I was thinking about the fact that, yet again, there is a new version of Adobe Photoshop out, version CS3. For their standard package, a new user has to swallow a $649 price tag to get in the door. If you are lucky enough to have an older version, you can get into the upgrade for $199. CS2 was released almost exactly one year prior to CS3.

This got me thinking about software prices in general, but I will stick with Photoshop for this example. My guess is that Photoshop has one of the highest percentages of piracy in it’s install base. Adobe gets nothing from those people. A certain portion of those pirates are going to steal it regardless of the price tag, because that’s what they do. I can’t help but wonder, however, how many people say “$650! Screw that!” and hop onto a file sharing network, cutlass gripped mercilessly between their clenched teeth.

Of that latter group, I would guess that some percentage would be willing to buy it if the price tag weren’t so high. So how could Adobe lower that price bar and net the cash from these pirates? Since the upgrade is $199, and the release cycle appears to be 12 months, you are essentially paying $16.60 for the new hotness. Why not offer a service at $20 a month to use the software, possibly with some larger lump payment to get going ($50). Now someone only has to come up with $70 to get into their product instead of $649.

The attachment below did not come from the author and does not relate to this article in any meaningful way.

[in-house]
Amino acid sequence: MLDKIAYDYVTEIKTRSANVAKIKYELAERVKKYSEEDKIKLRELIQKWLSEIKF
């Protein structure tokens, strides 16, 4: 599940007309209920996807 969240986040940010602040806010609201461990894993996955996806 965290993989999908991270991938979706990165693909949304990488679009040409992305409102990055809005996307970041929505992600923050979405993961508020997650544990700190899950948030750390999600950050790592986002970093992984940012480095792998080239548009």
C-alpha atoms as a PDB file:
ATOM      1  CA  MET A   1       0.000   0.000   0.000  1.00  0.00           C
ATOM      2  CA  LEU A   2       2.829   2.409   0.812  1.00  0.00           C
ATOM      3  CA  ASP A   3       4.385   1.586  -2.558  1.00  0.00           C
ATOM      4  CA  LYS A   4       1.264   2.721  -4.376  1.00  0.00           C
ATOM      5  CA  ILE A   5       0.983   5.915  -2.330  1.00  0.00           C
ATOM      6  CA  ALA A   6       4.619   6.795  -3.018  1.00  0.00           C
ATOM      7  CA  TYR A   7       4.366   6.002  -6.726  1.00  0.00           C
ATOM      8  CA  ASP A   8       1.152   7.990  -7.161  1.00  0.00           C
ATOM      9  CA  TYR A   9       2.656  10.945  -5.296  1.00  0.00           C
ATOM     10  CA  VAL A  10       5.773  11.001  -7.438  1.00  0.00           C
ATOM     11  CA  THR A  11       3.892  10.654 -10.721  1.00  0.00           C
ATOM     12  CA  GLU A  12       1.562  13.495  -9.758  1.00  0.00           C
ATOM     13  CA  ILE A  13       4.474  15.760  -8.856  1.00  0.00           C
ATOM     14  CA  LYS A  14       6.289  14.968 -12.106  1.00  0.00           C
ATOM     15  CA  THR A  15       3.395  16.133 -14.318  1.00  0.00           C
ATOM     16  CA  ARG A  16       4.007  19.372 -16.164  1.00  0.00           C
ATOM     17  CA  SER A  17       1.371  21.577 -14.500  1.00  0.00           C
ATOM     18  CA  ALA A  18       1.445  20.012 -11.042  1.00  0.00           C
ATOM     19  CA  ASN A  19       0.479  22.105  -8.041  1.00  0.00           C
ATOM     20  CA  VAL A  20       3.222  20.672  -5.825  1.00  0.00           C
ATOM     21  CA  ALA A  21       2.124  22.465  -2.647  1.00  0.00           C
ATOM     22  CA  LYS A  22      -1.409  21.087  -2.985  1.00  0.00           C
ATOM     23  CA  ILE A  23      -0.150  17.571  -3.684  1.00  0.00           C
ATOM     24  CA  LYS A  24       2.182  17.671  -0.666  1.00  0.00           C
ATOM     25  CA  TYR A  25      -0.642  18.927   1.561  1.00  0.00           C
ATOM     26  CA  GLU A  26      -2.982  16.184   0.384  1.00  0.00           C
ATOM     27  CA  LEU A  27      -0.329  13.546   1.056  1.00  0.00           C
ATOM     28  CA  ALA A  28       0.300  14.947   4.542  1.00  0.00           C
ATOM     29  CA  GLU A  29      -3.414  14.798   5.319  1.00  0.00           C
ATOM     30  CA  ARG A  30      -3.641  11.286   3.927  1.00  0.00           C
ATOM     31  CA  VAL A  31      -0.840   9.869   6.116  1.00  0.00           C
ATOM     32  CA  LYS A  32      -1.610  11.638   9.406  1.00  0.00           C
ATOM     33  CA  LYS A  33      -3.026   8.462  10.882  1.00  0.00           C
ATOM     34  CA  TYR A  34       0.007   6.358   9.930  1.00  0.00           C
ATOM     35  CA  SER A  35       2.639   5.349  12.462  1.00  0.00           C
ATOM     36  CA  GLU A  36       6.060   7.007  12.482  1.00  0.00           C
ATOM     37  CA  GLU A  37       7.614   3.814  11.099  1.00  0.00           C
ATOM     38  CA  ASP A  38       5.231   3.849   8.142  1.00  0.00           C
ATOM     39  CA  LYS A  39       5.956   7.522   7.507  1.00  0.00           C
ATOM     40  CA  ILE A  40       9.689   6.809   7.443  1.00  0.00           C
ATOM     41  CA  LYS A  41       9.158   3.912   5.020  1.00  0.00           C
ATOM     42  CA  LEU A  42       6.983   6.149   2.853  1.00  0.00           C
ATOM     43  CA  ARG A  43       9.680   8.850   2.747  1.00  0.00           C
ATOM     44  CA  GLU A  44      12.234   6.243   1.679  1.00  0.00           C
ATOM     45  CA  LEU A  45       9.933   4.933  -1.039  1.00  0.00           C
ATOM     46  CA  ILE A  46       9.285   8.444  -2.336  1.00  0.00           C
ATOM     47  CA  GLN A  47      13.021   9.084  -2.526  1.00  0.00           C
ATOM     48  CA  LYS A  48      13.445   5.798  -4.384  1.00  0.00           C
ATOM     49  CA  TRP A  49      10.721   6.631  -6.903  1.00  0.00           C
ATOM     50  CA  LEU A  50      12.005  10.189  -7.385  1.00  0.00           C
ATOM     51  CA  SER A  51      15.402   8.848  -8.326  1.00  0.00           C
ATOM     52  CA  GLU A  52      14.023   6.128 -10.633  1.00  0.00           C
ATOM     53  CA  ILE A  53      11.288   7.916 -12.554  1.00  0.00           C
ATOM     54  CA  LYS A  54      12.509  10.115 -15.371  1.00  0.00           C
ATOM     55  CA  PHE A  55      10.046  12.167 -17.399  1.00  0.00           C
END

Now the real benefits kick in. Instead of waiting a year for new features, they can roll them out in real time as they are developed, creating a more agile product for their customers. They could also experiment, tossing in features here and there on a trial basis, without some delicate, long impacting consequences.

If adoption of this practice took off, they could even lower the price to grab ever increasing percentages of those fence dwelling pirates, until the inconvenience of finding and implementing the pirated software overshadows the barrier to just plain purchasing it.

Until then, bon voyage!